After trying repeatedly to get a job with our local Apple store (unsuccessfully), I’ve decided that I will be sharing information normally given to new customers with readers of this blog. A natural first step is to explain the differences between the different Apple models, and how each one is best suited for a particular user.
The first question you need to ask yourself is what you plan on doing with your new computer. While each model is surprisingly powerful for doing a wide range of computing tasks, some do them better than others. By knowing this going in, it makes choosing the system much easier.
The second question — generally decided by the answer to the first one — is whether you want a laptop or a desktop. Laptops have greater portability, but often lack high powered components, and sometimes come at a higher price. Desktops generally come at lower prices, but at the expense of portability.
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In less than 2 weeks iPhone 2.0 will be released to the masses and developers will start making the iPhone and iPod touch a viable computing platform. I, for one, am excited to see what will be released in the coming months.
If you’re a developer looking for some application ideas, here is a list of applications I hope are made soon after v2.0 is released.
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When you get an iPod, you’re faced with many decisions: should I put mostly movies on it? Which songs should I use? Should I manually manage the music, or can I leave it as automatic syncing?
While I can’t help you pick which tunes your iPod will contain, I can help you decide which method to use. Each has its own benefits and drawbacks, and can make using your iPod even more enjoyable.
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If you had told me 5 years ago that I’d ever start a blog — much less one about Macs — I’d probably look at you funny. I never really thought that I would have knowledge about something that other people would find interesting, or valuable. But here we are.
It’s now almost been 6 months since I’ve started wesg.ca, and I’m quite happy with the results. Slowly, more people are visiting, and it’s very nice to see people writing comments about posts that I’ve made.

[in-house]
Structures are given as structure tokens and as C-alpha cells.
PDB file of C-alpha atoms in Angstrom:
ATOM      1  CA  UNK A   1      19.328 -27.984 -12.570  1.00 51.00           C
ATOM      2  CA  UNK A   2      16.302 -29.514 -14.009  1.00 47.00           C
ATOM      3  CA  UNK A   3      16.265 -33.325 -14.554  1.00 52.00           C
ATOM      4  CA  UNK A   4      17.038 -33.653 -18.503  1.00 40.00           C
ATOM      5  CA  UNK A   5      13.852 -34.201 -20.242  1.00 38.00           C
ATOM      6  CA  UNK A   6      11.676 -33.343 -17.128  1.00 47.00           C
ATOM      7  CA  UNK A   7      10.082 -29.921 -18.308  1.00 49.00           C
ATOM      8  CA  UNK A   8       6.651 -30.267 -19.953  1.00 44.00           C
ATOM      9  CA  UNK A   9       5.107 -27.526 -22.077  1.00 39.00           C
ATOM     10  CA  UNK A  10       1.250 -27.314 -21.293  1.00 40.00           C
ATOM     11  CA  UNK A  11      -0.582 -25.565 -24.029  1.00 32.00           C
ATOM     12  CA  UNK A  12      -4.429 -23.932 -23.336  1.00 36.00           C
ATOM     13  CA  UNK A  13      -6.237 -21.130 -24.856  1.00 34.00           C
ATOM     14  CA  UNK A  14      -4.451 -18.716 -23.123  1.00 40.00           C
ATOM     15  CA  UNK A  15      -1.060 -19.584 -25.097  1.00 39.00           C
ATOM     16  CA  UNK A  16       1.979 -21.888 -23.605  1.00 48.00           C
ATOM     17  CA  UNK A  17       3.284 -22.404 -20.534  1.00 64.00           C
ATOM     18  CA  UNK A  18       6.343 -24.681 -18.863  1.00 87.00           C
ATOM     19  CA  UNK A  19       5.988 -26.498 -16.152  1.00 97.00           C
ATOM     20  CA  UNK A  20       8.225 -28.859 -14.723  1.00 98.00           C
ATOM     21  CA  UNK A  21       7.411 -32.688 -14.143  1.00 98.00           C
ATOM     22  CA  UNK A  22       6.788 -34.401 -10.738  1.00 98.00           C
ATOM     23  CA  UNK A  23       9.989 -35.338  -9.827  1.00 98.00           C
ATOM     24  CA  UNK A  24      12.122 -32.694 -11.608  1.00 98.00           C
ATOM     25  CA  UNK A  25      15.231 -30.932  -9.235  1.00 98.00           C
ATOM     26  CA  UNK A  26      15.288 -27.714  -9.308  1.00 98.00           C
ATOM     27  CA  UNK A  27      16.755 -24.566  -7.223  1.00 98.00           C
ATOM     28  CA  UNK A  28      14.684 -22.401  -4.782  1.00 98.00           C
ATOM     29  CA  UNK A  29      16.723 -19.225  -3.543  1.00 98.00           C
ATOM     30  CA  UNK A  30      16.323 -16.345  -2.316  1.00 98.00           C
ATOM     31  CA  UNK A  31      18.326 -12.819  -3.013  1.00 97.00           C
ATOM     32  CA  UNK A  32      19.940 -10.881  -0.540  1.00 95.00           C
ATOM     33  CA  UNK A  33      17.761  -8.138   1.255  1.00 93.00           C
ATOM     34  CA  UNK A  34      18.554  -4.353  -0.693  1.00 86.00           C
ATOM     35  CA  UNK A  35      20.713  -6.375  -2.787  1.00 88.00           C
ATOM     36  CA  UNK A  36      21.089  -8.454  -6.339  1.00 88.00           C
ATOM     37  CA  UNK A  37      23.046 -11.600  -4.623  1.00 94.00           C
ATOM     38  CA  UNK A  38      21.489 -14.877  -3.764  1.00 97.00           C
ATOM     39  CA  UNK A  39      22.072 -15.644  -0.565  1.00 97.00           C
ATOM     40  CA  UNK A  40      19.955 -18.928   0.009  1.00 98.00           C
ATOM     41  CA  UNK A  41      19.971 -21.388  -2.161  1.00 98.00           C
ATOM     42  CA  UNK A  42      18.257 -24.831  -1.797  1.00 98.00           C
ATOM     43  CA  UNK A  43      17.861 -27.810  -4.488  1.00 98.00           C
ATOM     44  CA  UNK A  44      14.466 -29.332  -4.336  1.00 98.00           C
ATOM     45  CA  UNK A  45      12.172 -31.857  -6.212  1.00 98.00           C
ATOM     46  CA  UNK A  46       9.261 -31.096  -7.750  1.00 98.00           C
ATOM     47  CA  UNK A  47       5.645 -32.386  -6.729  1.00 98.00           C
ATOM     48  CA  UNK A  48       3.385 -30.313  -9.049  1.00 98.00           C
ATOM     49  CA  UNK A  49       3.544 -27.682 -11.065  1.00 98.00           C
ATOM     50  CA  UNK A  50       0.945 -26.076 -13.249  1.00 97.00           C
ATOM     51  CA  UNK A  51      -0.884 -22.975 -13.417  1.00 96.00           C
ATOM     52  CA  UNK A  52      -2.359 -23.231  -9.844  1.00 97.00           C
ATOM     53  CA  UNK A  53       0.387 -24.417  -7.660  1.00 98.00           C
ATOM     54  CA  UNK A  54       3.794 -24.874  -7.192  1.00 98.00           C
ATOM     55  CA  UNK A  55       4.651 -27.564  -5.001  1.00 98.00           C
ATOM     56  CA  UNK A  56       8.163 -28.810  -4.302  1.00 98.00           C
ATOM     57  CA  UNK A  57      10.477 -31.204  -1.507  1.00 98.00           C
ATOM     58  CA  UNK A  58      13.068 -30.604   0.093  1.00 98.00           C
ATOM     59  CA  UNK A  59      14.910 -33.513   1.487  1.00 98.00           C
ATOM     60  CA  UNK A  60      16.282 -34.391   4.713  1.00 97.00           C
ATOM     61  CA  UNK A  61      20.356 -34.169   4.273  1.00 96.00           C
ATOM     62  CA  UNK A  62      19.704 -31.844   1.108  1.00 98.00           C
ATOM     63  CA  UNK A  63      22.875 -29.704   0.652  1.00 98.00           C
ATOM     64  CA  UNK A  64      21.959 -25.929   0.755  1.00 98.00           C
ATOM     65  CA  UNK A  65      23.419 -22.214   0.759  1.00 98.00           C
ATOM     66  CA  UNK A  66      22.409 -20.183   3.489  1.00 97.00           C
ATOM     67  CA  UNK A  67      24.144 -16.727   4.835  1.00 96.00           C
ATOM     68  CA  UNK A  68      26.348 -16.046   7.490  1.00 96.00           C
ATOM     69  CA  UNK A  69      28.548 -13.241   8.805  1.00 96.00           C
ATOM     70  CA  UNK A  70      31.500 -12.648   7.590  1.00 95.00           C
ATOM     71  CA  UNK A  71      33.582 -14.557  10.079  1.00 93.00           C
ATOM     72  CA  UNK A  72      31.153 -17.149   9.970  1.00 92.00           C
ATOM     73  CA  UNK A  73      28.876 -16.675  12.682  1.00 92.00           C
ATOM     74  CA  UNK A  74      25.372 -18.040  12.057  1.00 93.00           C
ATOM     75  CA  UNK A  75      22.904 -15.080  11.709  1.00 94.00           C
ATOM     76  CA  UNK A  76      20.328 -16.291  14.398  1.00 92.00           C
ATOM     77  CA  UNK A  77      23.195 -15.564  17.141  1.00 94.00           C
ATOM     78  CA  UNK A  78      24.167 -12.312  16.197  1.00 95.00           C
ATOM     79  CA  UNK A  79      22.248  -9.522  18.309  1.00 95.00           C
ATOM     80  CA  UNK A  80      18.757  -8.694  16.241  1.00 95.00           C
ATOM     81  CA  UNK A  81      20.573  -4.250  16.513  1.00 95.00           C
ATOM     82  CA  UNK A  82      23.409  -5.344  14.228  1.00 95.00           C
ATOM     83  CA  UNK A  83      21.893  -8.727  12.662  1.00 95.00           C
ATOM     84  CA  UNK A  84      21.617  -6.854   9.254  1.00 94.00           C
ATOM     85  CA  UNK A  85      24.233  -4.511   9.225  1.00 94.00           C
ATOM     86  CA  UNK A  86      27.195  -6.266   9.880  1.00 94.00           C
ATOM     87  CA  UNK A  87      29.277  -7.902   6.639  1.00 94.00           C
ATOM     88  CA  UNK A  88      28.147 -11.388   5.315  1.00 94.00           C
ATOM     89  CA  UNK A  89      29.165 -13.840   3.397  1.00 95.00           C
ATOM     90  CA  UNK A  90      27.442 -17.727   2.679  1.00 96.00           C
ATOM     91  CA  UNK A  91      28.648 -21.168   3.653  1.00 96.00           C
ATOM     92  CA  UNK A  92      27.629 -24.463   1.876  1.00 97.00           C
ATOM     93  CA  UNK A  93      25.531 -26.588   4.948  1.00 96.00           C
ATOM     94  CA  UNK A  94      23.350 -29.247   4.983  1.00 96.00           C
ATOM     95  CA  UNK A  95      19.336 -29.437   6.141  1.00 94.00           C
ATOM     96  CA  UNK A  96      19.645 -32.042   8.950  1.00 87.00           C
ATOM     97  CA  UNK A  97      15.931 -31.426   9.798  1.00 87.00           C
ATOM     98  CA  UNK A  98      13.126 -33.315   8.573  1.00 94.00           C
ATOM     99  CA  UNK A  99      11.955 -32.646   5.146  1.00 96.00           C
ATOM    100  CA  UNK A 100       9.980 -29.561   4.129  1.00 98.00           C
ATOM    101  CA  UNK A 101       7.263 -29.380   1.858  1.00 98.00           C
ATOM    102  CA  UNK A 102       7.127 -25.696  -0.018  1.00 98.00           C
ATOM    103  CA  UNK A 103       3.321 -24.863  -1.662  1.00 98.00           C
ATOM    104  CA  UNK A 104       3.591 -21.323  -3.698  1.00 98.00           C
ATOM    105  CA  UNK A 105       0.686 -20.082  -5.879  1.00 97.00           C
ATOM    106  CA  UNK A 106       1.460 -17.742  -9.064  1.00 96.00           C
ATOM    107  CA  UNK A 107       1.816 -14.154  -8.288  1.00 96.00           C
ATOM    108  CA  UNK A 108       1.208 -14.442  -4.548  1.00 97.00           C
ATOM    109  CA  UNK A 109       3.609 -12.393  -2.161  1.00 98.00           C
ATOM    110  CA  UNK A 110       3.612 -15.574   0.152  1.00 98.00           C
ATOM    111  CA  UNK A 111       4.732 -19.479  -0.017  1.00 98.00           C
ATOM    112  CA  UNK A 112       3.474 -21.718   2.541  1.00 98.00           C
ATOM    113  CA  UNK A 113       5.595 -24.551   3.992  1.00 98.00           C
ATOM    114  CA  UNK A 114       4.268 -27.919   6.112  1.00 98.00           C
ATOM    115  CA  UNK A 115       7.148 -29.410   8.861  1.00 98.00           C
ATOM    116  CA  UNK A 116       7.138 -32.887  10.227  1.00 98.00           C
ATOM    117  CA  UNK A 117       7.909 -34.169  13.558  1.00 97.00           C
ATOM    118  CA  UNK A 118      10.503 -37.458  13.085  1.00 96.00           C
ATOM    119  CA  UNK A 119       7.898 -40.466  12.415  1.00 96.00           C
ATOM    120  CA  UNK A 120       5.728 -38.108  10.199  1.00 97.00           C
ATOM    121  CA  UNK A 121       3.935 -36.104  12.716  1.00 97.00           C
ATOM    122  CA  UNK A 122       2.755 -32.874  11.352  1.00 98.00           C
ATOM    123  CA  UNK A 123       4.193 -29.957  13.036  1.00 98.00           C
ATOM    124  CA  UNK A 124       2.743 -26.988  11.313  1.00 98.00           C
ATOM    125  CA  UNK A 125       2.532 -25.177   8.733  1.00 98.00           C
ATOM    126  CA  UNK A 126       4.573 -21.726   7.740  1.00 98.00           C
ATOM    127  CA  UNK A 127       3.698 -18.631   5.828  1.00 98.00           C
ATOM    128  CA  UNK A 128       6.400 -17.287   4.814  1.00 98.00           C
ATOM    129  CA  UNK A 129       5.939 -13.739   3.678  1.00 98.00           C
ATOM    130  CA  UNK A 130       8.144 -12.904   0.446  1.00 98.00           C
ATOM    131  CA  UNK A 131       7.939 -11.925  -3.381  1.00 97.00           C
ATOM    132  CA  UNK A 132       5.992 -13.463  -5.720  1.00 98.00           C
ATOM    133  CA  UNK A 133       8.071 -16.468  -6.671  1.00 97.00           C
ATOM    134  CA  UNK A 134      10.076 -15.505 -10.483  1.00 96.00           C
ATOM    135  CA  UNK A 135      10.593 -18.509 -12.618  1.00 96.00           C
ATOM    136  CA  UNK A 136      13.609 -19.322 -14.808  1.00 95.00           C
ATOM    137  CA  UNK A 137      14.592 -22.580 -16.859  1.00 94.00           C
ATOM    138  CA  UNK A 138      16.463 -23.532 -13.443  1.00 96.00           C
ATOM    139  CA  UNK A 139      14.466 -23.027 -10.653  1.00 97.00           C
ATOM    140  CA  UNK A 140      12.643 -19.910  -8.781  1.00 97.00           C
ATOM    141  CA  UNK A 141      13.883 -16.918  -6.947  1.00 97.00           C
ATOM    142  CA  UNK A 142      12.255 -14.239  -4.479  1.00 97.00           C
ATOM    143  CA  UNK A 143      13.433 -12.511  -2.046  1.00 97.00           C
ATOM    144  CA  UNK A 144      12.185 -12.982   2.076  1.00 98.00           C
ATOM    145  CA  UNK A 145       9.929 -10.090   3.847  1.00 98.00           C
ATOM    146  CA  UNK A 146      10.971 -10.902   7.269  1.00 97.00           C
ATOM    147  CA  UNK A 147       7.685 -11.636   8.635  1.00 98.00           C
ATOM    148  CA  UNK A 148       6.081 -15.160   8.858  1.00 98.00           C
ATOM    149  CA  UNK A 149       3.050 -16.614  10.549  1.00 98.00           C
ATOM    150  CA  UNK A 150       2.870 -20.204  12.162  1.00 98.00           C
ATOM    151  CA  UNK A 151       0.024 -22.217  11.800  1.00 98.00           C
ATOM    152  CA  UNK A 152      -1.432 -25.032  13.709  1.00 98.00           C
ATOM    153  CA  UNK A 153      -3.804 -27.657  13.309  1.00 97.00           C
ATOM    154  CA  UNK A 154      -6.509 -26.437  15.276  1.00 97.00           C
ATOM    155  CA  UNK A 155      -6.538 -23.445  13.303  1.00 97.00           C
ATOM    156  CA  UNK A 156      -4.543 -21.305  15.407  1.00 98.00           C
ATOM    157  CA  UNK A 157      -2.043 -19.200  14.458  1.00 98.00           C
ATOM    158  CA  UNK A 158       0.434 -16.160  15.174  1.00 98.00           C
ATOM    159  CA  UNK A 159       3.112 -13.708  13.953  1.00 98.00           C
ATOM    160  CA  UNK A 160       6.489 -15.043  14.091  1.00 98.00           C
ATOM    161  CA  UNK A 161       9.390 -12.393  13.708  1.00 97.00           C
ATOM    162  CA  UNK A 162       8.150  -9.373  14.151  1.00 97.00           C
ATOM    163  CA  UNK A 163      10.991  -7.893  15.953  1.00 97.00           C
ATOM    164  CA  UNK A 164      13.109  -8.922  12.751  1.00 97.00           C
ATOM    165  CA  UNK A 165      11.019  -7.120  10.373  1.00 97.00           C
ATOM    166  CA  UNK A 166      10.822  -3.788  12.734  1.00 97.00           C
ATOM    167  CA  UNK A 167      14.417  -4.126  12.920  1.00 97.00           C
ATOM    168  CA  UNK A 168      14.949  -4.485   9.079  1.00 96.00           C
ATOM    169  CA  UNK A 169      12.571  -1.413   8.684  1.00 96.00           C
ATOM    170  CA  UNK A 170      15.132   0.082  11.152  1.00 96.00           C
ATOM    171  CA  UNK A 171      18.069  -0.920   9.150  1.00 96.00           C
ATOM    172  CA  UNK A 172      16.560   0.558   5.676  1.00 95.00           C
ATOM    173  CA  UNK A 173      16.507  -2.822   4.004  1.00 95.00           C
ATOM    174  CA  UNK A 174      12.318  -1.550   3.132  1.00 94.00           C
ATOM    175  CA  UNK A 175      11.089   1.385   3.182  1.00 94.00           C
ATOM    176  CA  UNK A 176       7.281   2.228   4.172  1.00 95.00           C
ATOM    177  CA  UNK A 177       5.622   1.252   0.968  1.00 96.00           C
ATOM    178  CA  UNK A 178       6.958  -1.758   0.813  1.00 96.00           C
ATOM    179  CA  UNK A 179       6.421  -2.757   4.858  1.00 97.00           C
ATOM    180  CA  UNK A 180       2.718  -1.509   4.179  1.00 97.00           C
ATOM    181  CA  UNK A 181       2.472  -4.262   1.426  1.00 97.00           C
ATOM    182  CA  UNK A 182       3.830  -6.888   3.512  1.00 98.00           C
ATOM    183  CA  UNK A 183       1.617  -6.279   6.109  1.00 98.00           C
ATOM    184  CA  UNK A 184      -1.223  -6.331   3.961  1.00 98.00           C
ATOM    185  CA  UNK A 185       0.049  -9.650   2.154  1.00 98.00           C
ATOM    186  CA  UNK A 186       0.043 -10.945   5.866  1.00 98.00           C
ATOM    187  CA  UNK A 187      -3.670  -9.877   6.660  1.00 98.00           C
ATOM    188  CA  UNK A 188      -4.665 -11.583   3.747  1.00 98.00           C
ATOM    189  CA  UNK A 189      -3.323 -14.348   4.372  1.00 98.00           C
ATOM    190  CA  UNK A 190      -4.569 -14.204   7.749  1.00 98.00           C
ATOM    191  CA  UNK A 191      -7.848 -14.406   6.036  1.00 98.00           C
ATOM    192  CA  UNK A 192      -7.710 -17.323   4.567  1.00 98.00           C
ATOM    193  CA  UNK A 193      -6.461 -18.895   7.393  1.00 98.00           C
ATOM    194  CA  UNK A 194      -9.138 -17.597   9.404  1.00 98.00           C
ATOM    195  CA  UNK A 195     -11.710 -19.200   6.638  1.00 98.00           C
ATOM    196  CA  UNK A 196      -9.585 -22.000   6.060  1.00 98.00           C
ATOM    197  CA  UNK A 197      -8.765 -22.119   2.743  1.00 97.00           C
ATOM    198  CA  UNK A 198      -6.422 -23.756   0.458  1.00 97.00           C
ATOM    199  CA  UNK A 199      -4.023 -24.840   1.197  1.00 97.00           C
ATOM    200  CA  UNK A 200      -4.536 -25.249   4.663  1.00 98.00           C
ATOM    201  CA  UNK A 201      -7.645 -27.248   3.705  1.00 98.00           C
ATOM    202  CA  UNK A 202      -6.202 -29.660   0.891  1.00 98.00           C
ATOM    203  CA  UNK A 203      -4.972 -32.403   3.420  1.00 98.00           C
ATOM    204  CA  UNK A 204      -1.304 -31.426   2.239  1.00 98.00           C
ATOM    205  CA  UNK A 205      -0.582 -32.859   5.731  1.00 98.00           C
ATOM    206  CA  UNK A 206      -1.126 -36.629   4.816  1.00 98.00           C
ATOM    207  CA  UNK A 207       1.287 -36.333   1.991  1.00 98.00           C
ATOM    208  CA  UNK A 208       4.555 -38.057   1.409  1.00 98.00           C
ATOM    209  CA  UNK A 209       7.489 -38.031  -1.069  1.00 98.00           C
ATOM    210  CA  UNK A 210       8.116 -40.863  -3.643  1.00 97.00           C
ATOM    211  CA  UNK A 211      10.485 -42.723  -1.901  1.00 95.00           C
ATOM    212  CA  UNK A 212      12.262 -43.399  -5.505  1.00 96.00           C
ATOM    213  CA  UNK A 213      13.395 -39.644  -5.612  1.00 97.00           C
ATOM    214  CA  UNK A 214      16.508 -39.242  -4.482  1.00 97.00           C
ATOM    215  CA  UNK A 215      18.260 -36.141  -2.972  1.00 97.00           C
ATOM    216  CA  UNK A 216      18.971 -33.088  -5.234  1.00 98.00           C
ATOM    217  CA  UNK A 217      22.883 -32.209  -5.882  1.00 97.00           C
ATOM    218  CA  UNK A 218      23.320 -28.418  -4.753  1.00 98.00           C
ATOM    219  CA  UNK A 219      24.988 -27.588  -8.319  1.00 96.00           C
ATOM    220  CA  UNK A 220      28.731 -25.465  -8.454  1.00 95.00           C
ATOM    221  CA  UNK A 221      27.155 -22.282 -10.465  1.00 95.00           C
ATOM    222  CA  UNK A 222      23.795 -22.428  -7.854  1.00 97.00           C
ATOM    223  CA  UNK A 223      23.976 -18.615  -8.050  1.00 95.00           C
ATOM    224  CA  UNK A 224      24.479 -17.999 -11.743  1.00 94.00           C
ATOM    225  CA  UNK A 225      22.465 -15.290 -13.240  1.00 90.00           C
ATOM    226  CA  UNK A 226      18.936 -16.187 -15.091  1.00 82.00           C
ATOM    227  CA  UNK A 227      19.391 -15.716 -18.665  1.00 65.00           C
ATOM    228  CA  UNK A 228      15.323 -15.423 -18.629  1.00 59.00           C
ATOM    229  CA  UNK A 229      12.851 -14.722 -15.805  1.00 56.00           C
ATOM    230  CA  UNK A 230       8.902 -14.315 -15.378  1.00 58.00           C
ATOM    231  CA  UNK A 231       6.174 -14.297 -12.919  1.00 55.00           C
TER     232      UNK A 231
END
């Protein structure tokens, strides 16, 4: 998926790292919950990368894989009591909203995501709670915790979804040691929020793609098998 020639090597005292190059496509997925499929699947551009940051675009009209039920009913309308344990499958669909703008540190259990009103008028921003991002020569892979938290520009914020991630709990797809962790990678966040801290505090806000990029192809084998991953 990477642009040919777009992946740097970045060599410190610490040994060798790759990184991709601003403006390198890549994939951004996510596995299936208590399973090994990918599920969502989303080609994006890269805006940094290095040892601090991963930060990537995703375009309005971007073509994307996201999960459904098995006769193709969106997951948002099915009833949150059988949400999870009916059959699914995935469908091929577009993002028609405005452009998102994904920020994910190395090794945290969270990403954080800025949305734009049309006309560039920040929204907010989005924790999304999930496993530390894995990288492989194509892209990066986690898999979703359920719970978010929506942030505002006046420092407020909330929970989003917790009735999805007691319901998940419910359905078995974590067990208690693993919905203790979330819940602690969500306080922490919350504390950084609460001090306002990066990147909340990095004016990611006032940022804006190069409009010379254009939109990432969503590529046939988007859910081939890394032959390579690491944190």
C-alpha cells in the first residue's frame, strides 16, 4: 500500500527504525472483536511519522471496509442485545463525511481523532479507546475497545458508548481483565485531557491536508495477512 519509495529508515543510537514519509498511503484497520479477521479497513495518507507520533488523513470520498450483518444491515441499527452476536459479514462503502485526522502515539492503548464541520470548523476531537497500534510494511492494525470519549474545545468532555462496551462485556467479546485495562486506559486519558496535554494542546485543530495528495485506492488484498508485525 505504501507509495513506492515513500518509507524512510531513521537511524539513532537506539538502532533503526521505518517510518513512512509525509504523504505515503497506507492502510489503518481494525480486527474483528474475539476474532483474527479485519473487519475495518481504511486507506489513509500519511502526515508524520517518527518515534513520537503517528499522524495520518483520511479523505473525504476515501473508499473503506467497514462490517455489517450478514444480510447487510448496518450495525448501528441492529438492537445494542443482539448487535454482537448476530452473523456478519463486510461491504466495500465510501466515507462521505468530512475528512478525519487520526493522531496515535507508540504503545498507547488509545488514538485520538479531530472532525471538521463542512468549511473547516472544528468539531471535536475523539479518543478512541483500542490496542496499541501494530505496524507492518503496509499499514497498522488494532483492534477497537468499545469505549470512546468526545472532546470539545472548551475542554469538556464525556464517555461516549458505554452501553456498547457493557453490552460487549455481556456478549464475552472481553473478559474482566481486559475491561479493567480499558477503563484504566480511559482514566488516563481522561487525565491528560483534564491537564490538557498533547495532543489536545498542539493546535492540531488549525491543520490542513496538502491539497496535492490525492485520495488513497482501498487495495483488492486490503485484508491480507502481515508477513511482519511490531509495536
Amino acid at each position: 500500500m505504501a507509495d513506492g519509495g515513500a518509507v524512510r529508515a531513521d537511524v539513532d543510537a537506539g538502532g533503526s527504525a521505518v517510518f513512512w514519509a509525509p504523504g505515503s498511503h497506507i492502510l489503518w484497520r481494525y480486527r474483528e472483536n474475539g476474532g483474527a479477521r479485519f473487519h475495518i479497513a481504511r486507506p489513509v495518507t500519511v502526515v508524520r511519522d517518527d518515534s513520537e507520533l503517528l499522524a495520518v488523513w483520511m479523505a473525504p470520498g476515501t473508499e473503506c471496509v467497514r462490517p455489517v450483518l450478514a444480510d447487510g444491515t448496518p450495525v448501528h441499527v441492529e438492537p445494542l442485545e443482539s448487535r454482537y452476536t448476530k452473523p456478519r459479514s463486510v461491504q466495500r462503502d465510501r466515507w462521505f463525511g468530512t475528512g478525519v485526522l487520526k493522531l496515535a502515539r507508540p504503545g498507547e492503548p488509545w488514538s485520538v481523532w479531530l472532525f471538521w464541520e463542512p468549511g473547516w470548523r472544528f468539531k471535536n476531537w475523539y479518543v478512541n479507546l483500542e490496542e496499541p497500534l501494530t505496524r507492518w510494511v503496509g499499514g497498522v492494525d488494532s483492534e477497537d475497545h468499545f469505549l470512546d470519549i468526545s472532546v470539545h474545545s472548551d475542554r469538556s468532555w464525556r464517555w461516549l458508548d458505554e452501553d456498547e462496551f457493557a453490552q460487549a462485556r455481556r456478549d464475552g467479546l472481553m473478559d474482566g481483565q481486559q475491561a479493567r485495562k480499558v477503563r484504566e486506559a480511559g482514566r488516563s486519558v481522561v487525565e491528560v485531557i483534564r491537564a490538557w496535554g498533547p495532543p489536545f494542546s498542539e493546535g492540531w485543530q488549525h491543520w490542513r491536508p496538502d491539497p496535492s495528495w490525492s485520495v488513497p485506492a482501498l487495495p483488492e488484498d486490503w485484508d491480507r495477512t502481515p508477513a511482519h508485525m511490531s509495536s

This brings me to the reason for the title of the post — the coolest part about blogging. To me, blogging exemplifies everything the Web was originally meant for. People sharing their opinion and knowledge with others, who go and share that info with even more people. I thought of all this because a recent post contained some information about the footer of my website. I shared that the part that says “My MacBook has been on for xx days” was a result of a number of Applescripts and Automator actions. Commenter phalkunz stated that they liked the idea, and had developed an even more elegant solution. I was excited that someone else had taken the time to read my post, and also come up with another method. Thanks, phalkunz!
So for me, the coolest part about blogging is having other people take interest in what you’ve done, comment, and write about your post in turn. If you comment on my website with a link to your blog, it is very likely that I will follow the link and browse your site for interesting information. I hope that more comments are made, and that even more people value the information I have to share.
[tags]blogging, blogs, network, Internet[/tags]
OS X Leopard is a great operating system, but having used it since it’s arrival in October, I’ve found a number of things I think Apple should fix, in increasing order of randomness:
- Network Sharing
- Time Machine configuration
- Workgroup configuration
- WiFi dropouts
- Spaces configuration
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